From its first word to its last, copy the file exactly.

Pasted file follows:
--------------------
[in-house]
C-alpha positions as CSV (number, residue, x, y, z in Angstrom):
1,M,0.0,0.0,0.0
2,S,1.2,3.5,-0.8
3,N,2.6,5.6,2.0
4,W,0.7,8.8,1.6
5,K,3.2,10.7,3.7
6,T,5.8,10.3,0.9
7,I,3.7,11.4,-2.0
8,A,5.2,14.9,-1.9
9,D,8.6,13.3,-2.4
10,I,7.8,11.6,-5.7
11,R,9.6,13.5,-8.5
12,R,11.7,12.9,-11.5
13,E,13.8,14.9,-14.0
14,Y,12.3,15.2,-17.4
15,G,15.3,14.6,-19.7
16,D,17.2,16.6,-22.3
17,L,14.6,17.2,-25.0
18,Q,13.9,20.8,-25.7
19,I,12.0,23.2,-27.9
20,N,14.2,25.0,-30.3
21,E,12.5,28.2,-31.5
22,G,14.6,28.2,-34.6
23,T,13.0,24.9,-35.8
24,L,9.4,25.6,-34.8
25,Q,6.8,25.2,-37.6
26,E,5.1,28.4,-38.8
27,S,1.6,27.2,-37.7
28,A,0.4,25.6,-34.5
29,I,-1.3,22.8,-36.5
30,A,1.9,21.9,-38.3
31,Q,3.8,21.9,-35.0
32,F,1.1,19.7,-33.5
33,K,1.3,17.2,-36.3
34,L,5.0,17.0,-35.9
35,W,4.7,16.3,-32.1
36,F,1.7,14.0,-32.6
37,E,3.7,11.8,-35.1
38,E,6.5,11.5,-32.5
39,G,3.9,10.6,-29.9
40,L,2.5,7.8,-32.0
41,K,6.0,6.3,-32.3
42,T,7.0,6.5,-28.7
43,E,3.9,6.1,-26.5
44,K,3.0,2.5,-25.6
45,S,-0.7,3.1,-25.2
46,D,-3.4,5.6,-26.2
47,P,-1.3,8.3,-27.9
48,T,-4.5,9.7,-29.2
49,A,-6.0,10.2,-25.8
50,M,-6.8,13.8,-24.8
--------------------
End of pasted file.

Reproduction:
[in-house]
C-alpha positions as CSV (number, residue, x, y, z in Angstrom):
1,M,0.0,0.0,0.0
2,S,1.2,3.5,-0.8
3,N,2.6,5.6,2.0
4,W,0.7,8.8,1.6
5,K,3.2,10.7,3.7
6,T,5.8,10.3,0.9
7,I,3.7,11.4,-2.0
8,A,5.2,14.9,-1.9
9,D,8.6,13.3,-2.4
10,I,7.8,11.6,-5.7
11,R,9.6,13.5,-8.5
12,R,11.7,12.9,-11.5
13,E,13.8,14.9,-14.0
14,Y,12.3,15.2,-17.4
15,G,15.3,14.6,-19.7
16,D,17.2,16.6,-22.3
17,L,14.6,17.2,-25.0
18,Q,13.9,20.8,-25.7
19,I,12.0,23.2,-27.9
20,N,14.2,25.0,-30.3
21,E,12.5,28.2,-31.5
22,G,14.6,28.2,-34.6
23,T,13.0,24.9,-35.8
24,L,9.4,25.6,-34.8
25,Q,6.8,25.2,-37.6
26,E,5.1,28.4,-38.8
27,S,1.6,27.2,-37.7
28,A,0.4,25.6,-34.5
29,I,-1.3,22.8,-36.5
30,A,1.9,21.9,-38.3
31,Q,3.8,21.9,-35.0
32,F,1.1,19.7,-33.5
33,K,1.3,17.2,-36.3
34,L,5.0,17.0,-35.9
35,W,4.7,16.3,-32.1
36,F,1.7,14.0,-32.6
37,E,3.7,11.8,-35.1
38,E,6.5,11.5,-32.5
39,G,3.9,10.6,-29.9
40,L,2.5,7.8,-32.0
41,K,6.0,6.3,-32.3
42,T,7.0,6.5,-28.7
43,E,3.9,6.1,-26.5
44,K,3.0,2.5,-25.6
45,S,-0.7,3.1,-25.2
46,D,-3.4,5.6,-26.2
47,P,-1.3,8.3,-27.9
48,T,-4.5,9.7,-29.2
49,A,-6.0,10.2,-25.8
50,M,-6.8,13.8,-24.8